Analysis of Accident: What knowledge and techniques will help prevent future accidents?
Often, the best Report to the American Alpine Club about a mountaineering accident is made by the injured participant. This early spring solo climb of dangerous North Sister was within the capabilities and ten years climbing experience of Fitz Cahall, author of the Dirtbag Diaries sponsored by Patagonia. Fitz emailed to me: "The irony of it is that I've authored 'how to move safely and efficiently in fourth class terrain' for Climbing Magazine. I guess that day, I was leaning towards the efficiently spectrum of things."

The imperatives of turning back in time to find a better way to the summit and keeping your summit pack on your back are illustrated.
There have been several deaths at this point below this summit of North Sister. --Robert Speik
Copyright© 2007 by Fitz Cahall and Robert Speik. All Rights Reserved.

Report filed by Fitz Cahall and Robert Speik for the 60th edition of ANAM to be published in 2008.



Point of Contact
Patagonia Field Reports
Winter 2007

Wax droplets bead on the snowboard's worn base. Beneath the work lamp's anemic glow, I run the hot iron across it until I've filled the tiny nicks with an even coat of wax. With my swollen hand, I steady the board across the workbench. With my good hand, I scrape away the excess. The wax shavings float to the floor like thick snowflakes.

The goal is standard: up another peak with another descent down a steep snow ribbon. Its significance is not.

Two weeks ago, I tumbled down a snow gully studded with rocks. With bare hands, I scratched at the snow until my fingernails bent back. Three hundred feet later, I found myself clinging to a boulder along the gully's edge. Blood trickled like snowmelt down the sleeve of my jacket. I stared at the drop off just 20 feet below and listened to loose rocks chatter over the cliff top, then whistle like bottle rockets accelerating into space. Since then, even as I walk between work and home, my footing has felt insecure.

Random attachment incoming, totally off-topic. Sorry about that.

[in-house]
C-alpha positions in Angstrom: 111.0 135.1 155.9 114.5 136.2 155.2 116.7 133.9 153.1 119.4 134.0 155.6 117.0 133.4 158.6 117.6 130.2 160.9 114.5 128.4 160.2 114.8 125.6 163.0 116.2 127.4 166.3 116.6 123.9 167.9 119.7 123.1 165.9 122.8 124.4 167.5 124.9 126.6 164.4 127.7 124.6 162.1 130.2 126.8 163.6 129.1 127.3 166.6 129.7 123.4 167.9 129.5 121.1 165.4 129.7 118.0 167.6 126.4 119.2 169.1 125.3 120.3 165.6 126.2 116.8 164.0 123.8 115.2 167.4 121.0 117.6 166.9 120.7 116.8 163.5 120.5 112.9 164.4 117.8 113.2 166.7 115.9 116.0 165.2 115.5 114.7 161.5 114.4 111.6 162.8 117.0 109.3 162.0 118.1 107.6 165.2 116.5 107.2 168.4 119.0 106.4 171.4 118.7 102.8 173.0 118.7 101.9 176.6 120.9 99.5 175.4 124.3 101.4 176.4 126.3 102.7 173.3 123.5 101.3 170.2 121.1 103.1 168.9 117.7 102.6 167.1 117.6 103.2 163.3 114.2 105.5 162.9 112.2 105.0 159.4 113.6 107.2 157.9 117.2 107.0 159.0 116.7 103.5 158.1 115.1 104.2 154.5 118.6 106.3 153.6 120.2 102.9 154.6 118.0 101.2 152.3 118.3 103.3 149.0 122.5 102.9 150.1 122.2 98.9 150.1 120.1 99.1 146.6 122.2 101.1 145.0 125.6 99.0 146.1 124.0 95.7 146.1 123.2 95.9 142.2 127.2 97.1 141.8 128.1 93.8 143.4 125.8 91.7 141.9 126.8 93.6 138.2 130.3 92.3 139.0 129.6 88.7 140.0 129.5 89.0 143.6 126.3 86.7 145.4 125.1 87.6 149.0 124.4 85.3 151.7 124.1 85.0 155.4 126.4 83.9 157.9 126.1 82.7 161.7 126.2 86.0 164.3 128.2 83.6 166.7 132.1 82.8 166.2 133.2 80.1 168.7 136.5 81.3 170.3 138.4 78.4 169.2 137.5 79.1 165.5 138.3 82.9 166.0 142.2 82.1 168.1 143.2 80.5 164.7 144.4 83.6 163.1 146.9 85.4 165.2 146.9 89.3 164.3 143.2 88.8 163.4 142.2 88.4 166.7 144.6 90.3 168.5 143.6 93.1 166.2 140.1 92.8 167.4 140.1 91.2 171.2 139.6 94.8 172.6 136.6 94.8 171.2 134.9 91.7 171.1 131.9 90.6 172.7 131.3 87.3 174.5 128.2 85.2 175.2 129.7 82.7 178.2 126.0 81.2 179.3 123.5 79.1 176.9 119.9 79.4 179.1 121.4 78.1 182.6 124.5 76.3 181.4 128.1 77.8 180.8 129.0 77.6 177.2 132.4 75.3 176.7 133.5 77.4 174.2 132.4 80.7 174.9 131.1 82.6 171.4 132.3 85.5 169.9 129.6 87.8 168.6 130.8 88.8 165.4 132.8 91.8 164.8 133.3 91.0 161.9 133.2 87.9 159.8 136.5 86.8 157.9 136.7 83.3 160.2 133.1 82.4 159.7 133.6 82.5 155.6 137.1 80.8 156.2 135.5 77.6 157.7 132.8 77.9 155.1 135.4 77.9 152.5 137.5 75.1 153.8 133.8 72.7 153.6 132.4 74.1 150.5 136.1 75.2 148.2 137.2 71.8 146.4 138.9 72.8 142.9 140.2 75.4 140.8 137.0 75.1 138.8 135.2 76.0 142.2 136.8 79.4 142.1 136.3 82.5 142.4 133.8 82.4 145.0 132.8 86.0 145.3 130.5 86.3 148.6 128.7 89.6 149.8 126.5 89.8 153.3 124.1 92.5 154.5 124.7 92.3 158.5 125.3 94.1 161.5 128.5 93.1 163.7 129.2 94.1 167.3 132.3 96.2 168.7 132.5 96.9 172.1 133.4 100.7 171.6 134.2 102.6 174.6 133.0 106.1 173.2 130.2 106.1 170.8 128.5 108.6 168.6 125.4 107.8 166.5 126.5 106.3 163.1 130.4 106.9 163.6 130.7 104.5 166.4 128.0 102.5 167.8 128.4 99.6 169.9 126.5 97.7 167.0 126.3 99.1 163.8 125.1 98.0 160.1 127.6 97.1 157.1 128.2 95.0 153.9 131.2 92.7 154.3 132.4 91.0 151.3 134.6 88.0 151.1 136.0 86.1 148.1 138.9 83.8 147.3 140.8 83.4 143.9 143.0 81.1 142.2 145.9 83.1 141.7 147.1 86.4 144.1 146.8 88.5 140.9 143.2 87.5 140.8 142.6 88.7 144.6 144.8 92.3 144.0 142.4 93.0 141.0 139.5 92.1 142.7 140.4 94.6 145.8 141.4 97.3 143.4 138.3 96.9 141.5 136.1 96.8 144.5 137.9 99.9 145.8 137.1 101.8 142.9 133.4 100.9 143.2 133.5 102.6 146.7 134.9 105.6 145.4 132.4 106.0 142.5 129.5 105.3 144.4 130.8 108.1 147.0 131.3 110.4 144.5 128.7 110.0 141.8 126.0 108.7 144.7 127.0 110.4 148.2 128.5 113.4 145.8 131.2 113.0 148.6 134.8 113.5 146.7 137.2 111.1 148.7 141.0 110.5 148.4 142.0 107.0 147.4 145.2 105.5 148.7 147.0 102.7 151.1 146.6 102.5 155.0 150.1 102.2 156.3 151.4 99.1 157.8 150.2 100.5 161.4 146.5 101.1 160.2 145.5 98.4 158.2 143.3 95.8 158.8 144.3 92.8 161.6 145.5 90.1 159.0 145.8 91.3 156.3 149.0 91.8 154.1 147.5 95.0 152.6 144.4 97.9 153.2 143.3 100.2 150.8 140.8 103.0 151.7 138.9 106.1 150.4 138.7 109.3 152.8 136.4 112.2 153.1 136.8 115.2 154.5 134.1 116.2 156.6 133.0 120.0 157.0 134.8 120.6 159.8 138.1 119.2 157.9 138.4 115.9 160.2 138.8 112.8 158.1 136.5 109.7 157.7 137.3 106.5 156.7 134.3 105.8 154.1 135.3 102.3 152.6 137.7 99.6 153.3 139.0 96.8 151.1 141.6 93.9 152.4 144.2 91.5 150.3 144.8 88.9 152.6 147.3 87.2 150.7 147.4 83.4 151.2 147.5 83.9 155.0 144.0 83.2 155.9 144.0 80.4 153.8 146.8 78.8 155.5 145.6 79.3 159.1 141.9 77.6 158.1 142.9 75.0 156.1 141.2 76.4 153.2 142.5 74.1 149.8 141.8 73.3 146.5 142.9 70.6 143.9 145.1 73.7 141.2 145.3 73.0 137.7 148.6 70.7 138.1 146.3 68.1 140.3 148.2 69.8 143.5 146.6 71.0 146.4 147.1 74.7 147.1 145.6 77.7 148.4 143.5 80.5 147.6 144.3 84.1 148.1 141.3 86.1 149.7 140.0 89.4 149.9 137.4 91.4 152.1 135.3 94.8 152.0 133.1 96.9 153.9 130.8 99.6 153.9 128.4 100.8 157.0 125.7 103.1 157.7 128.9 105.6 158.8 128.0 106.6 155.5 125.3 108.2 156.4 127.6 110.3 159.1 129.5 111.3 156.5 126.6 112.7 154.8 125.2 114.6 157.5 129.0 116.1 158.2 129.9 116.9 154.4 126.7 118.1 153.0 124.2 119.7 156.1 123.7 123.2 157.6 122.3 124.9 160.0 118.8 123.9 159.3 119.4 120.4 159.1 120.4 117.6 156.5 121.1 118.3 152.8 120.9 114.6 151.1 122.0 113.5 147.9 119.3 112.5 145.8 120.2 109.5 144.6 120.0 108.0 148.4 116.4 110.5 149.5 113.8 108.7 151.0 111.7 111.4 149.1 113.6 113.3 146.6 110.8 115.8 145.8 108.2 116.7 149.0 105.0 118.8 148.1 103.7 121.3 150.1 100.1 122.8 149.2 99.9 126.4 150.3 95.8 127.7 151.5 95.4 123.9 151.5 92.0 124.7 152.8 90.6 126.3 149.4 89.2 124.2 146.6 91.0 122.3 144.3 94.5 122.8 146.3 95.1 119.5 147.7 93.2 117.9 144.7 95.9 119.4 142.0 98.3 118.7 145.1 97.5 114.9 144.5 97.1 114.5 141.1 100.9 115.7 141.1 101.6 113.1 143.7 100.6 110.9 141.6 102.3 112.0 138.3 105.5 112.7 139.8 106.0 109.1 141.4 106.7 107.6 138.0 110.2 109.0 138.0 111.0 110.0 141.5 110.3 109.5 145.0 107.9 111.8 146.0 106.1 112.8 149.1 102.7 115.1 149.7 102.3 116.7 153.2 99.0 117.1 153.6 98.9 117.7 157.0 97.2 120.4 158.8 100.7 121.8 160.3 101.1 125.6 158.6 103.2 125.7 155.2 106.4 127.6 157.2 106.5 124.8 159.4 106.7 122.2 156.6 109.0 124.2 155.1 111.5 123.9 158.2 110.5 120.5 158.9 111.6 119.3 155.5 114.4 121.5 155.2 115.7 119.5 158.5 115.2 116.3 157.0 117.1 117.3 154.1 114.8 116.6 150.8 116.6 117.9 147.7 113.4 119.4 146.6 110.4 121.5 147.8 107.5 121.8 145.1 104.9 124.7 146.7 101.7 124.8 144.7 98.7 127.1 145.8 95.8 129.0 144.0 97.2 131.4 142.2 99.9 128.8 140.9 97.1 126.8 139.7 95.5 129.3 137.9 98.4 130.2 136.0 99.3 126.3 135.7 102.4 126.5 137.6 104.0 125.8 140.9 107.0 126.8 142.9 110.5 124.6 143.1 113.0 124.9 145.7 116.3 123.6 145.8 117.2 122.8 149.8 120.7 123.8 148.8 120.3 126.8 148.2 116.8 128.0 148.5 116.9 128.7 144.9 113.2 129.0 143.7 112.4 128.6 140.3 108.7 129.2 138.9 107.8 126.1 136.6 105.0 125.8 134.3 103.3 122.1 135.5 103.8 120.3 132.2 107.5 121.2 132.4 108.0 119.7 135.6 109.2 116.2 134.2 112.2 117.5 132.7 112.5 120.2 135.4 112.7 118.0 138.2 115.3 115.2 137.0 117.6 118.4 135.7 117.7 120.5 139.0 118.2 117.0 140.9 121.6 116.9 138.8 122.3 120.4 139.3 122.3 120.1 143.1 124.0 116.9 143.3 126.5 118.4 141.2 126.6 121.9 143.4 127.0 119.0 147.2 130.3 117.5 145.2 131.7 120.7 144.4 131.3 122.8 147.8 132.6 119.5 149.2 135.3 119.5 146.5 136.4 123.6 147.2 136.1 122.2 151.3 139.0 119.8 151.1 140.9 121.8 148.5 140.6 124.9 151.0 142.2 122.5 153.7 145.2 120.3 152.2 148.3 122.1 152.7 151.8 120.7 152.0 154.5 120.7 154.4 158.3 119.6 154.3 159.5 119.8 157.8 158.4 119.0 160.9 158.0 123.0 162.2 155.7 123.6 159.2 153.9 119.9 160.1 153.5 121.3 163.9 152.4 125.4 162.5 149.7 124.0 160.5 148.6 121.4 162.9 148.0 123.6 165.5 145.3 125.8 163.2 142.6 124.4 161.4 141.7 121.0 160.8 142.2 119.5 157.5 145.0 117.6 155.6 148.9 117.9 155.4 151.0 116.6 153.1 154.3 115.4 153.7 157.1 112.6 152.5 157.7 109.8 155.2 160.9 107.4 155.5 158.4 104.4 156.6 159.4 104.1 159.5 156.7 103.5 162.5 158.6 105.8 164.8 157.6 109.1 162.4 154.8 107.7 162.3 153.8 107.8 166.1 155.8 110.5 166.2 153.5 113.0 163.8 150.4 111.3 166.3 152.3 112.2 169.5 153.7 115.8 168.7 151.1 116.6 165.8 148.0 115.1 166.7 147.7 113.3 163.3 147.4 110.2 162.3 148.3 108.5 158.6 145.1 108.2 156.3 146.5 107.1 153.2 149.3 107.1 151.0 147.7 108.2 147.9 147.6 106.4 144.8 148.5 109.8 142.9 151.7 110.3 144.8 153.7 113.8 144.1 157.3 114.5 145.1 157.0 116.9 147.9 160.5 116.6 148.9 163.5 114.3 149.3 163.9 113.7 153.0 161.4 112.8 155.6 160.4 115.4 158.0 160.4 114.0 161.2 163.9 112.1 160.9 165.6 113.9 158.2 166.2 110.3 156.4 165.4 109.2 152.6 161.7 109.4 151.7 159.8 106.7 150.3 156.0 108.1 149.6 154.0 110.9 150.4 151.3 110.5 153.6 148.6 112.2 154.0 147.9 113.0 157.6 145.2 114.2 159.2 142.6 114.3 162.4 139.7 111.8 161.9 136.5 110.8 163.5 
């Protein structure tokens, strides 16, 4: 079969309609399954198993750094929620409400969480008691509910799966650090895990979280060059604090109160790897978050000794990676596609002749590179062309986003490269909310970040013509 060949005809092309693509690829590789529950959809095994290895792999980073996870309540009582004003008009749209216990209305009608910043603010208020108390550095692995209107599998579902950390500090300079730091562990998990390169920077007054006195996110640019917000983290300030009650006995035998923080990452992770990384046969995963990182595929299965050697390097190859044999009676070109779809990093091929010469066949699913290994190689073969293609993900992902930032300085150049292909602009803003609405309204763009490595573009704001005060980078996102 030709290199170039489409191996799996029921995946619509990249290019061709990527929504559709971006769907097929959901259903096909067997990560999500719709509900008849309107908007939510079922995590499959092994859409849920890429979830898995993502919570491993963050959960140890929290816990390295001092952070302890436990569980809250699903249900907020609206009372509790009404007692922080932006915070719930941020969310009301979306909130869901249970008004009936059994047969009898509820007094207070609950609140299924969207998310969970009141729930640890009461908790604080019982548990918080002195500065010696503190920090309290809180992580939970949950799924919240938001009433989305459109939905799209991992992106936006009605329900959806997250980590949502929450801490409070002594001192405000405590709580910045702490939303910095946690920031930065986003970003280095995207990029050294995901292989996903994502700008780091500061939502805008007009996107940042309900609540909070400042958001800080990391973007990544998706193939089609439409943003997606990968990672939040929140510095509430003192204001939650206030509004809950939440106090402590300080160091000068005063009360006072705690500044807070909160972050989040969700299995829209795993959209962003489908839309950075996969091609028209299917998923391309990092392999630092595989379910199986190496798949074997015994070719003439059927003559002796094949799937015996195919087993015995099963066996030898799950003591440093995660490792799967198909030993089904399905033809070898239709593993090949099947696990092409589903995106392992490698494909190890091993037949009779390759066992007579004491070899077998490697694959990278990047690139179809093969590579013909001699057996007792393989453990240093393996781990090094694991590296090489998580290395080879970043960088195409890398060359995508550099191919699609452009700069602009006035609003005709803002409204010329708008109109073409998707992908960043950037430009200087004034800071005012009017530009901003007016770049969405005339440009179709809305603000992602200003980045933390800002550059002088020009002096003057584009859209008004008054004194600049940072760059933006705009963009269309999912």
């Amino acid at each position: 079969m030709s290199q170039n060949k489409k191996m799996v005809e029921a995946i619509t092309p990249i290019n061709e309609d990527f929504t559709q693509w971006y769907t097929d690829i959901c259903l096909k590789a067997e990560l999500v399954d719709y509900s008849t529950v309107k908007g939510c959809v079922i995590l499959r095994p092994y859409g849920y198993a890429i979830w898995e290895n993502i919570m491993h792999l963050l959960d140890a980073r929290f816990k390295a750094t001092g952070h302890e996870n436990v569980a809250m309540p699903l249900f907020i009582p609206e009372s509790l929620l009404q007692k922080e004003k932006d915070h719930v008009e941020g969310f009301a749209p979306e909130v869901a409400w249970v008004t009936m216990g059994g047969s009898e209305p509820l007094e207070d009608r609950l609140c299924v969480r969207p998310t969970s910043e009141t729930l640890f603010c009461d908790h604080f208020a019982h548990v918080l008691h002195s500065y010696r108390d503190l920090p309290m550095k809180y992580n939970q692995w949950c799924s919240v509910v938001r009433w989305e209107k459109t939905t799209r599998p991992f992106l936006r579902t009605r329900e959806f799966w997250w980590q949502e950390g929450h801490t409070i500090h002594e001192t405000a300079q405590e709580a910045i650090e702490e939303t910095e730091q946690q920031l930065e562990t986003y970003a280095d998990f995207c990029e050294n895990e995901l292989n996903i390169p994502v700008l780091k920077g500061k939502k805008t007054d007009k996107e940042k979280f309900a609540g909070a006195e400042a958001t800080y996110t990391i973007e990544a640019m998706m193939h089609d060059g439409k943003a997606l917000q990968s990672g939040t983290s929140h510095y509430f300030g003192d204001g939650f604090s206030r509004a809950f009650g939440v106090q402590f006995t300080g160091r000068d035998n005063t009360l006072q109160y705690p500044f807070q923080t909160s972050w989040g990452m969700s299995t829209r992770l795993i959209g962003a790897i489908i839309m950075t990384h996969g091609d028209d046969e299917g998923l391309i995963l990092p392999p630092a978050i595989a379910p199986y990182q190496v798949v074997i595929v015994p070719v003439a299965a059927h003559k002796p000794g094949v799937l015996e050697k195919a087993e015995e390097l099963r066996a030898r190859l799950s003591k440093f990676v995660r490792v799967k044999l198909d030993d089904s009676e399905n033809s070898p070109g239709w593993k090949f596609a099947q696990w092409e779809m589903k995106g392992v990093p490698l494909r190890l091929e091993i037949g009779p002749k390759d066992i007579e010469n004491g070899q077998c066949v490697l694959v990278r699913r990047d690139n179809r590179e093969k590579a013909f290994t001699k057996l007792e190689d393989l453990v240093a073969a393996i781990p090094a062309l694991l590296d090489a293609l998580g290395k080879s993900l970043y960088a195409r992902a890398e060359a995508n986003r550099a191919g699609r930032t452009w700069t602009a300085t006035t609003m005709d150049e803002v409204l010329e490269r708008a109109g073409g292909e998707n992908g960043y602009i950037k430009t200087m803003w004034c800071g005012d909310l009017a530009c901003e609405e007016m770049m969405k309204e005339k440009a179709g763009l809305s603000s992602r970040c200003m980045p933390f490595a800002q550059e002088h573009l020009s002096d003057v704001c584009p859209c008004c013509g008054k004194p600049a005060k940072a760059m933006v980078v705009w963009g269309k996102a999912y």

I run my index finger along the heel and toe edges. By touch, I search the metal for the subtlest inconsistencies. Satisfied, I turn to my crampons and draw the file across each dull point. I press the pink flesh of my thumb into each spike just to be certain.

Morning begins in regular fashion: frozen hands warmed by a mug of black coffee. As the sun breaks the horizon, I skin through the maze of spruce and pine. Flustered by my approach, chickadees bounce anxiously between branches. The whole forest seems nervous, and I fight off the urge to talk to myself.

Miles of skinning later, I'm at the base of the final, slender, snow band and need to swap skins for crampons. I reassemble the split board, attach it to my backpack and wrap the ice axe's leash around my wrist three times. My broken knuckle and discolored thumb throb to the rhythm of my heart. The board extends up from the pack like a great sail, and unsure of my balance, I lurch beneath each fluctuation in the breeze. In the steep, exposed sections, I move more quickly than normal, until I'm forced to stop and let my lungs catch up. The snow is beginning to soften.

"I'm okay," I say aloud.

My hand uncontrollably tightens around the ice axe. Blood drains from beneath the knuckles. I try to feel each sharpened crampon point bite into hard snow. I flinch from the exposure and lean into the slope. I'm connected to this mountain by the thinnest margin. It's not enough. Instinctively, I slide the glove from my bad hand and place my bare fingers to the snow in the same manner that I might reach out to find the reassuring reference of a wall in an unfamiliar dark hallway. I fall into the burning rhythm of upward progress until there is no more mountain left to climb.